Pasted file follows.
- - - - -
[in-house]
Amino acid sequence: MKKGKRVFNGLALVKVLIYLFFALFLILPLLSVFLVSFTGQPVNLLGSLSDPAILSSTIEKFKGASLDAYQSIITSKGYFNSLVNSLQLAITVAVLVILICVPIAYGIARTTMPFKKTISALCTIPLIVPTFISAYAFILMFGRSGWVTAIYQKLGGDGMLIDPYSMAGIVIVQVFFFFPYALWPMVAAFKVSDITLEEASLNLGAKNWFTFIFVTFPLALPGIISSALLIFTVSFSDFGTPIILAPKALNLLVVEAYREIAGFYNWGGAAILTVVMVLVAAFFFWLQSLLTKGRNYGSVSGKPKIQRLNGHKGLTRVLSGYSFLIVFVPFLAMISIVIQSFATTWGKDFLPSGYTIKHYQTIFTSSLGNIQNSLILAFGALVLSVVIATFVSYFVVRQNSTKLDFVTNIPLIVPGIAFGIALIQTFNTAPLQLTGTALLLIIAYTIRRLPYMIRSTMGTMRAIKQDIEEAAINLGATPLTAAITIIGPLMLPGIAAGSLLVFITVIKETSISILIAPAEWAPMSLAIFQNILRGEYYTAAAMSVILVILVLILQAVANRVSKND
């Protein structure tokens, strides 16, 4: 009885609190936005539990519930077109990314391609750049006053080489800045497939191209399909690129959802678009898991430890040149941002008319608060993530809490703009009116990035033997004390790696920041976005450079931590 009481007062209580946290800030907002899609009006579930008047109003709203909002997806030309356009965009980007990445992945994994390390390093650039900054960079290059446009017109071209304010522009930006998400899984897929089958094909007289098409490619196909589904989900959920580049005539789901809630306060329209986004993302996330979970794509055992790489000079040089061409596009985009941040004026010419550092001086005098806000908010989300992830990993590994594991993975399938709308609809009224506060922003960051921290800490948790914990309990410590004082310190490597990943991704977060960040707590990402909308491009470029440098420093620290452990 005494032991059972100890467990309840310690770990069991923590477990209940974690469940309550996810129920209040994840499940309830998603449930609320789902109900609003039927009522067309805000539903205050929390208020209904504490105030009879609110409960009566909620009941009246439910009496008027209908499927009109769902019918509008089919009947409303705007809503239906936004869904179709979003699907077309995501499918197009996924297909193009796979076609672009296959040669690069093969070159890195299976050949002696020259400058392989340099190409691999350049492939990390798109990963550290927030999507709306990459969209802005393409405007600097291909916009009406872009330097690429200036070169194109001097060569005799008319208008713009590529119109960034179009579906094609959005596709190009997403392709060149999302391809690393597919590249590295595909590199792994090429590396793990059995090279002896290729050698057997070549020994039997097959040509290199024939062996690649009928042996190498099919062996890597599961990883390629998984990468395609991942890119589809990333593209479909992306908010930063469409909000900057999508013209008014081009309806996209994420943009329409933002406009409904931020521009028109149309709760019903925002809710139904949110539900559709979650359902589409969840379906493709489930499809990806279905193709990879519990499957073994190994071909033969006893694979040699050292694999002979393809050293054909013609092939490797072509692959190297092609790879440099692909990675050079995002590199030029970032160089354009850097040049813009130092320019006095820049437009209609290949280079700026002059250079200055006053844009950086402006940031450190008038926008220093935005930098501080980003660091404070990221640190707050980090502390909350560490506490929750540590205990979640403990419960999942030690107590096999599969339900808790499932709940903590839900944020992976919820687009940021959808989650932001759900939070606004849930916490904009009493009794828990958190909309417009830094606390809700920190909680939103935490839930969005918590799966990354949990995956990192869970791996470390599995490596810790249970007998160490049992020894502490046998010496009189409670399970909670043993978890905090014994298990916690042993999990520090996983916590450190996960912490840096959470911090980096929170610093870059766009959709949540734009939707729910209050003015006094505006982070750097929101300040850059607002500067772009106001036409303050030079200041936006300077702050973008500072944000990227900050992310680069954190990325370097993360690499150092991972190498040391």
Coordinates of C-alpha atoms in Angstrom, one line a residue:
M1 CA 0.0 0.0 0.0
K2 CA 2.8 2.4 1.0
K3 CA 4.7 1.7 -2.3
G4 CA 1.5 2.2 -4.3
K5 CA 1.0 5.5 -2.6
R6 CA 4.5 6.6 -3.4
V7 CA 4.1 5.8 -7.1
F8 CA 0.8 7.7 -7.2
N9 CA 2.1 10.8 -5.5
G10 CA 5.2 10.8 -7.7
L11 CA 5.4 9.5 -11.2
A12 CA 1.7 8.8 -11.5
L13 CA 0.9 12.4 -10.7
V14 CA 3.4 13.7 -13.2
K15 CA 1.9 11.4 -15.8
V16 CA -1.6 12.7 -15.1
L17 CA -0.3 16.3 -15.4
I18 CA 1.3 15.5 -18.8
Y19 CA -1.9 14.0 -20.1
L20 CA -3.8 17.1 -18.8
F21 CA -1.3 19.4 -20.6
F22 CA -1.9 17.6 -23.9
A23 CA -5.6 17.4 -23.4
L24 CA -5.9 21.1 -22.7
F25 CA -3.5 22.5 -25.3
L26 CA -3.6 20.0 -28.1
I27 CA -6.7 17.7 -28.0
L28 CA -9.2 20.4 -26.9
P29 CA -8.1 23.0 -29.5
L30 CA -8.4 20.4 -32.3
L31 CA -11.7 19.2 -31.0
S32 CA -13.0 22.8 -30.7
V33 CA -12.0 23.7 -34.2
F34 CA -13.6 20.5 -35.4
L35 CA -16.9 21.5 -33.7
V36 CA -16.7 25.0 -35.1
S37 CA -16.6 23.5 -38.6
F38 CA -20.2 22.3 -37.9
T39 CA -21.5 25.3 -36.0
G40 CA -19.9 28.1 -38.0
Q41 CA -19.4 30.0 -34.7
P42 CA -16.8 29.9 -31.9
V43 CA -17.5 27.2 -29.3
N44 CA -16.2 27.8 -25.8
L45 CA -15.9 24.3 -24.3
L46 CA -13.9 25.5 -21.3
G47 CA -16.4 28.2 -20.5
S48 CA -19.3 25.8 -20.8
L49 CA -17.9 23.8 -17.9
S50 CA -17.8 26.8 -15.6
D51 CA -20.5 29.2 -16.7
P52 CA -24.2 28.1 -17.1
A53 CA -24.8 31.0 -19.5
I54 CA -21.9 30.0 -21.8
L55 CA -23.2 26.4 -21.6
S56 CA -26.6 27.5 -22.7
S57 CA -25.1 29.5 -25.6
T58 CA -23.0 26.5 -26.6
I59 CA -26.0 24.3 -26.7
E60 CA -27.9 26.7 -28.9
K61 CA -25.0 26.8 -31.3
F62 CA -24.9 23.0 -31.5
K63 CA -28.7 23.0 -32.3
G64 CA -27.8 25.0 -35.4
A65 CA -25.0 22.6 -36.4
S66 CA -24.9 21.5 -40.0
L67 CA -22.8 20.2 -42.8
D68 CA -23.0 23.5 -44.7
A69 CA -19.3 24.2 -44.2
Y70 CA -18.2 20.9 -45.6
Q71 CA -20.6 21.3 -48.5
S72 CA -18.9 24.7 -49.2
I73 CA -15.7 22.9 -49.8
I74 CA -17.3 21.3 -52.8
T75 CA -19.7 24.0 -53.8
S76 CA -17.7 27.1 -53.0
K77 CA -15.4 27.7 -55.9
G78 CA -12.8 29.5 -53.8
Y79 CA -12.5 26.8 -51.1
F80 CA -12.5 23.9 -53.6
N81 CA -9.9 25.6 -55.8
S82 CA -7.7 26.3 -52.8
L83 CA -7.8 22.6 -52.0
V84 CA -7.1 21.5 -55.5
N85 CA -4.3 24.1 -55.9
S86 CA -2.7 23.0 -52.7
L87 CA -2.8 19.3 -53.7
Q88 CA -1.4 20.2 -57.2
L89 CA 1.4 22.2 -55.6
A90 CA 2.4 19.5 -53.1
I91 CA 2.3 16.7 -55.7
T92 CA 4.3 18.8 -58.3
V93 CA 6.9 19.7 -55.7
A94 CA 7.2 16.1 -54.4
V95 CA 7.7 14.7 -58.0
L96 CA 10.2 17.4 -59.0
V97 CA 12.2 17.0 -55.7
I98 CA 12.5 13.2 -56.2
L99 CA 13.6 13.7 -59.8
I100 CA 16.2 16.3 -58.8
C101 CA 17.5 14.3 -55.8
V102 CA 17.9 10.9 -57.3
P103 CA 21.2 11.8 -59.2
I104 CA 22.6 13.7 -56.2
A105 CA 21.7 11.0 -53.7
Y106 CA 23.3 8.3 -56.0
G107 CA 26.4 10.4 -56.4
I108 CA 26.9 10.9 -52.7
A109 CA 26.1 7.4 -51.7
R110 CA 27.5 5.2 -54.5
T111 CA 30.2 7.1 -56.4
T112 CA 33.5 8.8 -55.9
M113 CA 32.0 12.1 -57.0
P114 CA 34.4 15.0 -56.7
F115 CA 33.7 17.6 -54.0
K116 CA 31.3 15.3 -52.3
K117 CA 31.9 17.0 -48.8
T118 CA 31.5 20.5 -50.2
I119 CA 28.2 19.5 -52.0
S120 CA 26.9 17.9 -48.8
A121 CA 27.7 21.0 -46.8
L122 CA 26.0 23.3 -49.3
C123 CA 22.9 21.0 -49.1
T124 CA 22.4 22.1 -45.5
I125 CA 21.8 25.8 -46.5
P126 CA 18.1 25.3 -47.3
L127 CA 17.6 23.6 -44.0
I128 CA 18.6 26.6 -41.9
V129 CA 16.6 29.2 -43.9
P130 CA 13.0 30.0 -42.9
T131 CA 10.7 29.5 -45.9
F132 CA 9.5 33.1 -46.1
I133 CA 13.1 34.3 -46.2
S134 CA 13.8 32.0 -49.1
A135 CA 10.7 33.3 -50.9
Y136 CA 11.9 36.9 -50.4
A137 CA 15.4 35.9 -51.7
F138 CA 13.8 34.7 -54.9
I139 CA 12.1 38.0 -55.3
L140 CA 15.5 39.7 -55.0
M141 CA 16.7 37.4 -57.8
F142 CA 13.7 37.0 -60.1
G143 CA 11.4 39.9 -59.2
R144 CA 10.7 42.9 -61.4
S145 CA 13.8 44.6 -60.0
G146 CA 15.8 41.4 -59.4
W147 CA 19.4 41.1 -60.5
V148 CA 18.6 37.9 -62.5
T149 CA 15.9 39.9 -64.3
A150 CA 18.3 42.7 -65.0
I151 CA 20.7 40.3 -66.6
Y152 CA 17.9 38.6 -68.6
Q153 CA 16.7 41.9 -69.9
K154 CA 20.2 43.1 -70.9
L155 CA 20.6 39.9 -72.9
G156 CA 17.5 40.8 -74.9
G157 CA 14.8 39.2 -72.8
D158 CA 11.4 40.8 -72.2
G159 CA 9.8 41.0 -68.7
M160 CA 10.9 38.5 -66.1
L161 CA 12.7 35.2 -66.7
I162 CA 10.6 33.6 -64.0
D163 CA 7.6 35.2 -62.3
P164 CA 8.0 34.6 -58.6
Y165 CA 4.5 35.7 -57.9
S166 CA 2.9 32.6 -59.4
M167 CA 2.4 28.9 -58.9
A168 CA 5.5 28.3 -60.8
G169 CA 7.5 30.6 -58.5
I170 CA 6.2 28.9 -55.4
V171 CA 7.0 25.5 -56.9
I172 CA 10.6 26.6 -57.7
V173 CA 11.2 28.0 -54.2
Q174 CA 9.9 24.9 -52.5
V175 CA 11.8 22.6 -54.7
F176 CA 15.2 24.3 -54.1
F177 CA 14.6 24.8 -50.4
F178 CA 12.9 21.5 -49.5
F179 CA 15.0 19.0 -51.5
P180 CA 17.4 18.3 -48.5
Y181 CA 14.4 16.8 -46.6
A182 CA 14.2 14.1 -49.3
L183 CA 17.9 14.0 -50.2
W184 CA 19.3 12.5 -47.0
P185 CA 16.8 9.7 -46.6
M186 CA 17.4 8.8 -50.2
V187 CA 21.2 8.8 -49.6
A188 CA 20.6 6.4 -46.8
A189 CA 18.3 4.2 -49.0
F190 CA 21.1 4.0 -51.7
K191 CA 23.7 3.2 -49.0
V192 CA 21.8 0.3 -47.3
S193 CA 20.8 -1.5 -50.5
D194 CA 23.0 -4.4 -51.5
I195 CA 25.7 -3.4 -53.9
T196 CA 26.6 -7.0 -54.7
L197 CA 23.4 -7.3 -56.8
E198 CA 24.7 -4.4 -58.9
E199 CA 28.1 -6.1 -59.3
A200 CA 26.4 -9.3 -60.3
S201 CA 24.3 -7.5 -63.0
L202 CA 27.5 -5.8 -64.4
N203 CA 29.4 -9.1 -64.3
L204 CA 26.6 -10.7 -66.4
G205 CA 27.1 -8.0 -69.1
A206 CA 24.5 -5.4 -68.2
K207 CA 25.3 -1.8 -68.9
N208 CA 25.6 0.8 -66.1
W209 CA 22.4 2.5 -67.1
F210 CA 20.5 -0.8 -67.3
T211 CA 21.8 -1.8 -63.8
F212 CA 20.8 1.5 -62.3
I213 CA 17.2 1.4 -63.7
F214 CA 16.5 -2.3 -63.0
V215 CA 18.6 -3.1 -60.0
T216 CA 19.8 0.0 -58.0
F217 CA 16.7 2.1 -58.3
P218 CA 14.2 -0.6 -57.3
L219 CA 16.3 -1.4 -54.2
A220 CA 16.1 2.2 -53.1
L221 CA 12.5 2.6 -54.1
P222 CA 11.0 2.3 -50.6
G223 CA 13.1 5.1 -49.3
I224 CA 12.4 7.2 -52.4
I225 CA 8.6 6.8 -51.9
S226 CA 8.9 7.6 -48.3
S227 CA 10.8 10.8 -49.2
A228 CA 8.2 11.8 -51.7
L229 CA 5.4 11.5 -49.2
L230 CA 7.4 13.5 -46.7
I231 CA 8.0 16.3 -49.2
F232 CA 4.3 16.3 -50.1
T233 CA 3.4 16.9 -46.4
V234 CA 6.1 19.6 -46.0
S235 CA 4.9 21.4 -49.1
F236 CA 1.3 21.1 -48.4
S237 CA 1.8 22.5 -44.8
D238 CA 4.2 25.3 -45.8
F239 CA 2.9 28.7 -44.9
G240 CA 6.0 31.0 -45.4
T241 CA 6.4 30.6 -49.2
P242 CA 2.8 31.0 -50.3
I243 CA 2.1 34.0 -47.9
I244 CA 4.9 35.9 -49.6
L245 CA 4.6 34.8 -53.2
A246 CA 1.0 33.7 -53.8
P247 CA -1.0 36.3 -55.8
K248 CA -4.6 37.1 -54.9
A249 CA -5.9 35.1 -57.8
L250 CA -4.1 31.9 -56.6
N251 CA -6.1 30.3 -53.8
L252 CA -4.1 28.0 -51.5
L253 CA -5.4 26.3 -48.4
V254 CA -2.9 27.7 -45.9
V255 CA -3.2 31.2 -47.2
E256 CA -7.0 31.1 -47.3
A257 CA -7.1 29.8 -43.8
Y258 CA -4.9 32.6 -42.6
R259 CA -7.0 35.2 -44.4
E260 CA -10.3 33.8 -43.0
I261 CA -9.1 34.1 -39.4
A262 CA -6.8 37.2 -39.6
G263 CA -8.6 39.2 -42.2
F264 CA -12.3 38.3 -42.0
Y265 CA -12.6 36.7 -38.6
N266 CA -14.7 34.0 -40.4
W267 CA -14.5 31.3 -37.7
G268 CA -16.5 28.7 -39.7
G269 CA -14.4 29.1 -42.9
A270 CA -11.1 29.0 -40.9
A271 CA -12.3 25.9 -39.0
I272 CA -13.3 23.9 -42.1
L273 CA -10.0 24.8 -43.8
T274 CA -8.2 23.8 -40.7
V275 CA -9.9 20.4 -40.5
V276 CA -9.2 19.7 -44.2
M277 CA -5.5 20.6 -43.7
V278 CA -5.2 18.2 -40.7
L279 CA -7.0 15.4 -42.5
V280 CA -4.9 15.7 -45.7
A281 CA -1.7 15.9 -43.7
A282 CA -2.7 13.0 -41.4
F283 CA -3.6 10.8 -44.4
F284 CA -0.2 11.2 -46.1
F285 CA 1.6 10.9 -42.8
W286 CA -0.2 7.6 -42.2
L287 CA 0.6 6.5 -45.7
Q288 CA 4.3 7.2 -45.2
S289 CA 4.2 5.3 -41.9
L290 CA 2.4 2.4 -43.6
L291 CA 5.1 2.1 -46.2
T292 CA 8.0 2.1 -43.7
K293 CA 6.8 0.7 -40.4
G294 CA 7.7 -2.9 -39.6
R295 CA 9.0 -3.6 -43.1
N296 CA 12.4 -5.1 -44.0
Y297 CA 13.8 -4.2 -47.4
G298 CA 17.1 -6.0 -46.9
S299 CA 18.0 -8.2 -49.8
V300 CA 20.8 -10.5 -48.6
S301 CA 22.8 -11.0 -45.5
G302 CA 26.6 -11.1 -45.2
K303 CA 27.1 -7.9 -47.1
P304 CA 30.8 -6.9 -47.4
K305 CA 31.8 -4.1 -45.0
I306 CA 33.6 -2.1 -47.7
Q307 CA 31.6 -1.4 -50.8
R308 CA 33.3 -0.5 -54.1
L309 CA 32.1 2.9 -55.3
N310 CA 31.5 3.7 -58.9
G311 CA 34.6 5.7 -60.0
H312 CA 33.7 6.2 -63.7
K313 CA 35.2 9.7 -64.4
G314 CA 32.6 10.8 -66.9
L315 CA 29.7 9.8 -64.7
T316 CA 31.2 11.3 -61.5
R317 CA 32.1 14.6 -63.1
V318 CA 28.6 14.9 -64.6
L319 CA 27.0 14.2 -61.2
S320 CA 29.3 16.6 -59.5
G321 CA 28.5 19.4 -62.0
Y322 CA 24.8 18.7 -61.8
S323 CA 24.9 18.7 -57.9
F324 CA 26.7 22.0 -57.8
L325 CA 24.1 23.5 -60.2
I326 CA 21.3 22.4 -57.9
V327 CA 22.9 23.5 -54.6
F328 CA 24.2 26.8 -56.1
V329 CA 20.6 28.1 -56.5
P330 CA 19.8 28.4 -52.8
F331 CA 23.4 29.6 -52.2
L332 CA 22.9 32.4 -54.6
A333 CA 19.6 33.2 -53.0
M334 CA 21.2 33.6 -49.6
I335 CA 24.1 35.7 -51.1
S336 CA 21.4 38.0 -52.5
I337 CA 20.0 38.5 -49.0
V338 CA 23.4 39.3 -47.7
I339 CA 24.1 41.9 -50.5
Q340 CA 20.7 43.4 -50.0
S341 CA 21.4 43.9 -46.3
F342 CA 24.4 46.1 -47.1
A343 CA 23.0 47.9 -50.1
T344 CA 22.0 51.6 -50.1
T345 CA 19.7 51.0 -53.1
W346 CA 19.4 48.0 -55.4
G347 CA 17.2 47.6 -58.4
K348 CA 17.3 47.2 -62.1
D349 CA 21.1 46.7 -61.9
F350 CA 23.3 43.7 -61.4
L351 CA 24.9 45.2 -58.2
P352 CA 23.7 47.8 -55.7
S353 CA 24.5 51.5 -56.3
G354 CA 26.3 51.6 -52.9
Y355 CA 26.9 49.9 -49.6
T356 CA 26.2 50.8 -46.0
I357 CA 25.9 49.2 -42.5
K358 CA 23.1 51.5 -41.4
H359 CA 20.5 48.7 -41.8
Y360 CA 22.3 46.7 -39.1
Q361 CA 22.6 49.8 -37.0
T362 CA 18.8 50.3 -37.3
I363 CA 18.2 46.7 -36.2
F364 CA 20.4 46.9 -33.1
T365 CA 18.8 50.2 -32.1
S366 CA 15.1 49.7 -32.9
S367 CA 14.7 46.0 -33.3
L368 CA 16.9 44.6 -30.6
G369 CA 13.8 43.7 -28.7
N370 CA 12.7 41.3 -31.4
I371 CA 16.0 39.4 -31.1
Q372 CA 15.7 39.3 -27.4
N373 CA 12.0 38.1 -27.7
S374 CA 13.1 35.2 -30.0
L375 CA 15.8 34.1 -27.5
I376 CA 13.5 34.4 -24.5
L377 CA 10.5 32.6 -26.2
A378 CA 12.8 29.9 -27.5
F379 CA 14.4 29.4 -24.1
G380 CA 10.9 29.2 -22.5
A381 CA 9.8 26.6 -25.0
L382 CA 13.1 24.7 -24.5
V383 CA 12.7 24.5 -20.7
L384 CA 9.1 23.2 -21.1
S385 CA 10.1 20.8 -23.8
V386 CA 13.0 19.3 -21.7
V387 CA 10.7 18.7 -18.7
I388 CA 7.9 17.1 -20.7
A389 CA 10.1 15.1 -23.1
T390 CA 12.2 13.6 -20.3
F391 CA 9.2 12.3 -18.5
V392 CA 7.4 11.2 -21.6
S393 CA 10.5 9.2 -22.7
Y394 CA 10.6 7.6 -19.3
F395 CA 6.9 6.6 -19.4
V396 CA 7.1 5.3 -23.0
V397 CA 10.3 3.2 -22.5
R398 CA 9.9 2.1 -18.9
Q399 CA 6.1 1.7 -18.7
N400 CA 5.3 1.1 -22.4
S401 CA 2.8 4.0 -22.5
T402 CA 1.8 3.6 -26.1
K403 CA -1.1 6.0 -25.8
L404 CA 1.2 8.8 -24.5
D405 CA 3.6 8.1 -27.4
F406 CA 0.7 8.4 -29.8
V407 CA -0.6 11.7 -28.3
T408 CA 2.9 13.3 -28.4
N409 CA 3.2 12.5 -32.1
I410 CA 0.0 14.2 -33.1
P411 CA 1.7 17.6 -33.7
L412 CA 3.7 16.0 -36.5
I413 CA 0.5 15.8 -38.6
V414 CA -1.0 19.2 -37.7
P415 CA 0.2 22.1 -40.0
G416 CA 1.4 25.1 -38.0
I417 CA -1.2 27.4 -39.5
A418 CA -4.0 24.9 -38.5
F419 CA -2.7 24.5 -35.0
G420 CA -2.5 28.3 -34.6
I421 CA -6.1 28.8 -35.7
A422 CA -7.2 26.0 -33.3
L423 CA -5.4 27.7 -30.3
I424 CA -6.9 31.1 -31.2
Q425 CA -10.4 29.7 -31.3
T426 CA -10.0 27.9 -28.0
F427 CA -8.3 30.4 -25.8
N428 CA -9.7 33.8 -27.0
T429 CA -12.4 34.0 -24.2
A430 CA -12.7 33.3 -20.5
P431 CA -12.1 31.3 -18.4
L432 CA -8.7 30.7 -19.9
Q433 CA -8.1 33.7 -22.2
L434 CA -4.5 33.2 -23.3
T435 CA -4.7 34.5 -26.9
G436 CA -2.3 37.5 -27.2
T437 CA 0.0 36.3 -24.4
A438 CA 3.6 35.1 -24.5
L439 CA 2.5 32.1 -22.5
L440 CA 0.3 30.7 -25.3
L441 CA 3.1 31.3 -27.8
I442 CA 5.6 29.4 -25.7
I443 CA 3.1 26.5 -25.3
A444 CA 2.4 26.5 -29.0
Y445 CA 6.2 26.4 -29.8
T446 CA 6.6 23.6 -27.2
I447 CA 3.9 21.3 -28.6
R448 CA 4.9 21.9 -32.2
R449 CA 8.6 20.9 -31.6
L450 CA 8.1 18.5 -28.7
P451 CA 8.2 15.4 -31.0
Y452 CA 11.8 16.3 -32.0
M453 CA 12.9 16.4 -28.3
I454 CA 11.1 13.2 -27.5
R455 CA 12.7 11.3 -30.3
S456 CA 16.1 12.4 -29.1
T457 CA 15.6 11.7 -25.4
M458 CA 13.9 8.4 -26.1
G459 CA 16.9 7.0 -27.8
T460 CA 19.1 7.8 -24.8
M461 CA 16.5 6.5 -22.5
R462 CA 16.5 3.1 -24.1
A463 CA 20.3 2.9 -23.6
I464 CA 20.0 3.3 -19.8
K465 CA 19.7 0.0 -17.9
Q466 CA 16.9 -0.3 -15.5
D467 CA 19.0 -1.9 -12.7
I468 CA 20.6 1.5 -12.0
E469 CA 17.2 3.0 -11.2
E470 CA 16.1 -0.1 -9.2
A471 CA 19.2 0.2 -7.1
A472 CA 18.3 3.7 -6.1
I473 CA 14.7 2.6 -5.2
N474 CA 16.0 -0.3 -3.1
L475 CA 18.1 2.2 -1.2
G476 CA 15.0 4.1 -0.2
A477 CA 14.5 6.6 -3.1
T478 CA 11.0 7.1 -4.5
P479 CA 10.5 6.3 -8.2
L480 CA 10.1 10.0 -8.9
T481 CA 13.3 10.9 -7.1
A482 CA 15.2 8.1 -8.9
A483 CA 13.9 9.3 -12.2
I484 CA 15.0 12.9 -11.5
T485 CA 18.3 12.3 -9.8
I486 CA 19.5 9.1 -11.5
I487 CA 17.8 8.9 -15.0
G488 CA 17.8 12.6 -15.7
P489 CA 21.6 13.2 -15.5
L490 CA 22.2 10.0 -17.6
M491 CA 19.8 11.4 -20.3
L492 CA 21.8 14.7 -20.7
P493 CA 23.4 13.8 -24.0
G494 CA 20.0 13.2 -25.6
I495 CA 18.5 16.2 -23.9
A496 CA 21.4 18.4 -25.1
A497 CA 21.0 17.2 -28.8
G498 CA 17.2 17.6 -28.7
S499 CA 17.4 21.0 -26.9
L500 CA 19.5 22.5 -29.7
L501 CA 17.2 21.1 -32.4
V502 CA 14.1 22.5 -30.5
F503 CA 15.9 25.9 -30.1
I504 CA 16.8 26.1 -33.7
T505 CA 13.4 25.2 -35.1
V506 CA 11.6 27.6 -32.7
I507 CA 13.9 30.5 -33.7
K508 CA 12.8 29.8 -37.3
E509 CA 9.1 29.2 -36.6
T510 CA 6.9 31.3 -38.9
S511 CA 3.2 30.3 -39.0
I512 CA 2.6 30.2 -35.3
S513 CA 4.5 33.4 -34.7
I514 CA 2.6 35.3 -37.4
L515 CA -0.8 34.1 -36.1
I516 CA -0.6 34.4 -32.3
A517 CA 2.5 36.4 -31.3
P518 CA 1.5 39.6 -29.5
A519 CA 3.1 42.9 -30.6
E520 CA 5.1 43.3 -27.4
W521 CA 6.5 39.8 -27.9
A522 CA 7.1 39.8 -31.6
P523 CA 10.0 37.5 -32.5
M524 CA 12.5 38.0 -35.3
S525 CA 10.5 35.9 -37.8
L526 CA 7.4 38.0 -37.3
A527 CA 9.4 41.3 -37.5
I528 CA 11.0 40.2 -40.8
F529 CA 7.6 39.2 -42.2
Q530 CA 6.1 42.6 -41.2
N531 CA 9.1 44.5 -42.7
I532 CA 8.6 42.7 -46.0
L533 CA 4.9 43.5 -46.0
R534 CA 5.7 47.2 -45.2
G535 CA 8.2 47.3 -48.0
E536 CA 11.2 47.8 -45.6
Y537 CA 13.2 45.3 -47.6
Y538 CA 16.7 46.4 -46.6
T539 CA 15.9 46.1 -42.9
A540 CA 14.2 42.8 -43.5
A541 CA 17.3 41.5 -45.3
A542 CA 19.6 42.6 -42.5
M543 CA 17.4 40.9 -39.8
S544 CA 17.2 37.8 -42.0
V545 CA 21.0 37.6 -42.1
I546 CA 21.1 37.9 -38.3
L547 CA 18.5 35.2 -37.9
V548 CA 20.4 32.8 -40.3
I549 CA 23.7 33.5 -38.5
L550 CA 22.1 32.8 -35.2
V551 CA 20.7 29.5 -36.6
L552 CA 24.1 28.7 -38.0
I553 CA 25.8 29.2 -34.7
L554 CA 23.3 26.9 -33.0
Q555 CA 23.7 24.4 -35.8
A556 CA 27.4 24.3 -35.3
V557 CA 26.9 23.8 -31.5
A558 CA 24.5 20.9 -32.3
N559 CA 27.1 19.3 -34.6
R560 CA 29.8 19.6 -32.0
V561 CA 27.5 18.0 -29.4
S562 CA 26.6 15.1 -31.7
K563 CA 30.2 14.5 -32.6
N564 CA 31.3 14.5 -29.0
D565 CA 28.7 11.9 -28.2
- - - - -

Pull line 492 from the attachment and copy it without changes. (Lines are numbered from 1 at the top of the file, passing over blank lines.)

G488 CA 17.8 12.6 -15.7